Tuesday, July 1, 2014

The March, Chapter 11: Authorial Investigations of Intent

No matter where you go, there you are
- Buckaroo Banzai

Back at the offices of The Lightweight Group, Bulstrode and Tré sat down to kick off Tre’s primary project.  Tré was charged with the task of putting all Bulstrode's properties under the same branded umbrella.  He was to form and implement a strategy to make sure that every Lightweight store would be immediately recognizable as such.

Tré began the meeting by requesting a little history. "It'd probably help me put the strategy in place if you could tell me how you got started.”

“Well," said Bulstrode, "back in the 60’s, I worked as a bartender and part-time manager at The March, where my daughter now works. After a bit, I came into a little money, which I added to what I’d scrimped and saved, and managed to buy the place outright.”

“Built it from the ground up, huh?” said Tré.

“Indeed,” Bulstrode went on.  “The March did well under my ownership.  I trimmed some fat, cleaned up operations, made sure the staff minded their p’s and q’s, and within a couple of years, I’d put together enough cash to buy my next bar, Scottie’s, which is around the corner from The March.  I incorporated into Lightweight Group Enterprises and then did to Scottie’s what I’d done to The March.  Within a year, I had enough capital to buy my third place, The Exit Inn.  With earnings from that, blah blah blah bought some bars blah blah blah I’m a great businessman blah blah blah.”

I may have editorialized at bit at the end there.  Between you and me, Bulstrode is doing his own fair share of editing the story about how he came across the funds to realize his march to success.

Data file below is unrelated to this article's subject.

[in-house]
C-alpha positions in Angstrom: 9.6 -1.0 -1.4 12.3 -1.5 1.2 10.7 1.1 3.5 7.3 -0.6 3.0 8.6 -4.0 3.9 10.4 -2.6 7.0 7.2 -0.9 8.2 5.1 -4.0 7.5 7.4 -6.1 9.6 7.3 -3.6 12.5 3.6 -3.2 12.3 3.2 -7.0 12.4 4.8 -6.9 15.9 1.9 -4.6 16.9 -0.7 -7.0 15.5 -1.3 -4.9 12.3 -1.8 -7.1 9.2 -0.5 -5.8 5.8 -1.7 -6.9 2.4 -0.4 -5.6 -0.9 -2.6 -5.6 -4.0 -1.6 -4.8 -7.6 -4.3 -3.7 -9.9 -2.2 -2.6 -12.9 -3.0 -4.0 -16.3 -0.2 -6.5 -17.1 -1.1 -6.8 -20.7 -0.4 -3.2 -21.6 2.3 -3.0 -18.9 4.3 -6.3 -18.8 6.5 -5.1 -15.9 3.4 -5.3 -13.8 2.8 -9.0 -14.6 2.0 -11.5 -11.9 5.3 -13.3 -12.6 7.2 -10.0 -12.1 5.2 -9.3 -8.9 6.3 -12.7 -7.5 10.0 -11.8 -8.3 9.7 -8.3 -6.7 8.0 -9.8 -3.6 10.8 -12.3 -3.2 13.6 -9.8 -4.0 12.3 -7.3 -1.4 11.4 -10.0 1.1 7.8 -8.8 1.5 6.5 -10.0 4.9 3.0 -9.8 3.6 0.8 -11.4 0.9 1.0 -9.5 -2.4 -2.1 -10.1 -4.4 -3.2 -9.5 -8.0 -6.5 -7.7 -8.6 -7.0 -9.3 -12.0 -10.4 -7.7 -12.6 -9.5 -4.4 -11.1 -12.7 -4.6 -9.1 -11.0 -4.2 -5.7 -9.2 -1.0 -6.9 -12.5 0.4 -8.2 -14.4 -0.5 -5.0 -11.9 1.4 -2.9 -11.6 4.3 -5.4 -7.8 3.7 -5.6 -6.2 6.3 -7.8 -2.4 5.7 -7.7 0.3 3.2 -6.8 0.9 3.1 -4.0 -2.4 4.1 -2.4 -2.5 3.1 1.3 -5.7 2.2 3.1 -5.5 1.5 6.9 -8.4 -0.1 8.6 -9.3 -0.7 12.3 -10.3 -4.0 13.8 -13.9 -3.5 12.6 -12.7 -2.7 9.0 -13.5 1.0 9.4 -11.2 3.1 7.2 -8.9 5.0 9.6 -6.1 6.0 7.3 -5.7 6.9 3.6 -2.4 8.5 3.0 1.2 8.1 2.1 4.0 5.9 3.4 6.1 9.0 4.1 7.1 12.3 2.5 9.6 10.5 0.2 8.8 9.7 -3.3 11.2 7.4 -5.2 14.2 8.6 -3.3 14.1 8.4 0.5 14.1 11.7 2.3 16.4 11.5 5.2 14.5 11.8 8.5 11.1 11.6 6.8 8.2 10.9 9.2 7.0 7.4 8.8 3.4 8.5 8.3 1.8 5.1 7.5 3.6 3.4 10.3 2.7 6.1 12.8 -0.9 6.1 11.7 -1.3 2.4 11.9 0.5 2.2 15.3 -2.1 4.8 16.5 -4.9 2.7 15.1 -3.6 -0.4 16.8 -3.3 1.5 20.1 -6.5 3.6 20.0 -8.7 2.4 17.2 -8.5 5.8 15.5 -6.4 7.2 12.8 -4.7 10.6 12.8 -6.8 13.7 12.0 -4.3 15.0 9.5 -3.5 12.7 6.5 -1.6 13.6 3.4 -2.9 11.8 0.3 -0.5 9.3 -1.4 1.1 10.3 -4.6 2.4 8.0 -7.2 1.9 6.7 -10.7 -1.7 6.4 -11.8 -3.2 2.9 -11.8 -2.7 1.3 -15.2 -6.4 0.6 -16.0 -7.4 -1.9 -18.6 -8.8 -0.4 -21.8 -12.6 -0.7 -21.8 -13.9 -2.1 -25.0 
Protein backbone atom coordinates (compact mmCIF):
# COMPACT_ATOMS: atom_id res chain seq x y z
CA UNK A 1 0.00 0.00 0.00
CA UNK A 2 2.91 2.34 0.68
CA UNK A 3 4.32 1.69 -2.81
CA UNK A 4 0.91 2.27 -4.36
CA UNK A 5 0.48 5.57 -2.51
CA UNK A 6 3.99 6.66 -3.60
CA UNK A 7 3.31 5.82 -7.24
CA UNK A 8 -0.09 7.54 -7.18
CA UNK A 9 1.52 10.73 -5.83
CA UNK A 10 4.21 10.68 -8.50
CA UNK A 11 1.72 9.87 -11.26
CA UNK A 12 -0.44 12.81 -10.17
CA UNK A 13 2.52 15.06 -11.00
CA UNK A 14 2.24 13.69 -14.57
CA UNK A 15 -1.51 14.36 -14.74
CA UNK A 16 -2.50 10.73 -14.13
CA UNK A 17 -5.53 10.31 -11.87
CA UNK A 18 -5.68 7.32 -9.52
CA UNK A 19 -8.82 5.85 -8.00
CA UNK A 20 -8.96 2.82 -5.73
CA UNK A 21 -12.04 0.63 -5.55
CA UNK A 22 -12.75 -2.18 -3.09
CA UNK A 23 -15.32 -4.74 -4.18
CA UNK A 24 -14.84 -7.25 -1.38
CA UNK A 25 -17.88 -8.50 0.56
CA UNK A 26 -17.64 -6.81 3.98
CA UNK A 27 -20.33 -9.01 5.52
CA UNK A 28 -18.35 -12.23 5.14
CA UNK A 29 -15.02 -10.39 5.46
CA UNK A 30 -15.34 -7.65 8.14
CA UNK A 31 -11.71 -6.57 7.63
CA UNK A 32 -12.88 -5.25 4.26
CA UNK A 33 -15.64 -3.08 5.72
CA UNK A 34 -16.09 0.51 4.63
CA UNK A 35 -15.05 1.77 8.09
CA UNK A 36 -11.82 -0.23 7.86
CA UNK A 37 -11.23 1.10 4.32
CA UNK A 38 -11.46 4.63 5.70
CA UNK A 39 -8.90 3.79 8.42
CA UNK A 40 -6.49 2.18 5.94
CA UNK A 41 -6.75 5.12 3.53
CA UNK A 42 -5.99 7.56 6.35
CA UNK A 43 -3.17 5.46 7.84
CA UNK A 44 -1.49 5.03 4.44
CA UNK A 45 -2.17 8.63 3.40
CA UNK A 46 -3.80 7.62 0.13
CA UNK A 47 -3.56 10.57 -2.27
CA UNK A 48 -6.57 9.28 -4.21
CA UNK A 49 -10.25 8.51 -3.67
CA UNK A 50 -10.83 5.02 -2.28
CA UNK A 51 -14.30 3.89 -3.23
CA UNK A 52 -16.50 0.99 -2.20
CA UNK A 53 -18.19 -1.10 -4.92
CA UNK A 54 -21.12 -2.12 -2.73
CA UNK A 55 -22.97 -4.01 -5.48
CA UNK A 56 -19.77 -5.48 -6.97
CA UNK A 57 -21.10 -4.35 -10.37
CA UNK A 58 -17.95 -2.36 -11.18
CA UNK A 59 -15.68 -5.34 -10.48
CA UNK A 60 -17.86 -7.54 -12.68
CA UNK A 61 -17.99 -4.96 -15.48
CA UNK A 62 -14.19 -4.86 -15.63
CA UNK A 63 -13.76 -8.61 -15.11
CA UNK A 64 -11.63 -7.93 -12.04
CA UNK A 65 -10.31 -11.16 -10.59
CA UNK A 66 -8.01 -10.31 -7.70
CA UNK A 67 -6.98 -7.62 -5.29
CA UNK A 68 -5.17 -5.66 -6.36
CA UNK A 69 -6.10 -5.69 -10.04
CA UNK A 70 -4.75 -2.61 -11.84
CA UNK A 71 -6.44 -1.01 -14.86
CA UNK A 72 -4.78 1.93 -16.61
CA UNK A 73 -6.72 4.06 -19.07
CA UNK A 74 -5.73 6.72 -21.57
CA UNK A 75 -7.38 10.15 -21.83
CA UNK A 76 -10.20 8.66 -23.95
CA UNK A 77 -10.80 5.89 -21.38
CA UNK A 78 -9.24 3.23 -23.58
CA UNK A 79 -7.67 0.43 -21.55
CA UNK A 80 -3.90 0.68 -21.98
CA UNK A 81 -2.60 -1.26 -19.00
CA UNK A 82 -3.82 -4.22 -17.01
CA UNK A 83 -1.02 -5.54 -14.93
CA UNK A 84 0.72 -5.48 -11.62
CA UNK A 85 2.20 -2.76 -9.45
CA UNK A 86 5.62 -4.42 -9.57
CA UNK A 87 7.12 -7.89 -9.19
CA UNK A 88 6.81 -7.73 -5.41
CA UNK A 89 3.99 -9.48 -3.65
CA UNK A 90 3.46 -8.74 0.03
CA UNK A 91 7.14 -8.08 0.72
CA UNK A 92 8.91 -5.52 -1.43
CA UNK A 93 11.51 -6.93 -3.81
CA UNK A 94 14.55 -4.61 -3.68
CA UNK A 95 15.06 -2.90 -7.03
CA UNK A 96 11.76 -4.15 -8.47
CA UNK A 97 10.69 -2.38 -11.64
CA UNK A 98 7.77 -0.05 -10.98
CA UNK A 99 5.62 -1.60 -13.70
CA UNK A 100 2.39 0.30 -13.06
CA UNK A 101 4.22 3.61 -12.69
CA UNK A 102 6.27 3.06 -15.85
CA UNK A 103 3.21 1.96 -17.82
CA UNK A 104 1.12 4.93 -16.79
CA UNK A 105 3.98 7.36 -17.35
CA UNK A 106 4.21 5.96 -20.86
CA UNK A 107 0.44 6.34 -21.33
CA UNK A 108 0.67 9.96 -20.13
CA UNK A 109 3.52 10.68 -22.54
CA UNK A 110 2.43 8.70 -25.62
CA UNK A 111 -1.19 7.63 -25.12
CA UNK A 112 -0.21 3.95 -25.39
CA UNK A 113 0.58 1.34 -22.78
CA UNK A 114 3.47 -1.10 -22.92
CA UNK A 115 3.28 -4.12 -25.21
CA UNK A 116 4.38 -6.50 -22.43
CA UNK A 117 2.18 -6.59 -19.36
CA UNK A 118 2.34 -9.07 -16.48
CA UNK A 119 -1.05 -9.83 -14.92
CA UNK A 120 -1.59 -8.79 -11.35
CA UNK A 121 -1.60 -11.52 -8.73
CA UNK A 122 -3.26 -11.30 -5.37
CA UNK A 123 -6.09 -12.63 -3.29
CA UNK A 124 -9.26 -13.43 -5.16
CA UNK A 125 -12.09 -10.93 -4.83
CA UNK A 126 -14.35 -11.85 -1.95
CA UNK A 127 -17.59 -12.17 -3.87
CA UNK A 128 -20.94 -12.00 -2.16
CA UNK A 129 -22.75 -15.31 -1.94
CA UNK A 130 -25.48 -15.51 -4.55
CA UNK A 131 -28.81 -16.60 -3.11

“How’d you end up with a name like ‘Lightweight Group,’” asked Tré, taking notes.  “Does the name have some significance that I can consider?”

“Oh,” said Bulstrode distantly.  “In my youth, I was a boxer.  When I started working at The March, there were some who thought the double entendre was amusing.  I never did.  But I was inclined to the name when I founded the corporate entity nevertheless.

“Do you want me to incorporate a boxing theme into the rebrand?” asked Tré.

“No,” said Bulstrode.  “Boxing is not important in this phase of my life.”

“How about this then,” said Tré.  “I’ll get started by visiting all your bars and restaurants to see if some kind of organic cohesion springs up.  If there’s anything in particular you’d like me to focus on, though, you’ll let me know?”

“You bring me ideas,” said Bulstrode curtly.  “And I’ll tell you if I like them or not.  I hired you because you said you had good ideas and I believed you.  If you don’t, then I’ll just have to find someone else.  All I care about is that everyone recognizes all my stores as part of the same group and that that group is sophisticated and successful.”

Bulstrode bent down to his own work indicating that Tré should leave him.  So Tré went back to the tiny office designated as his workspace and got down to work.  And work Tré did.  He went through each store, file-by-file, examined menus and sales figures, locations and staff make-ups.  He immersed himself in the minutia of the Lightweight Group, trying to find the thread that linked them all together.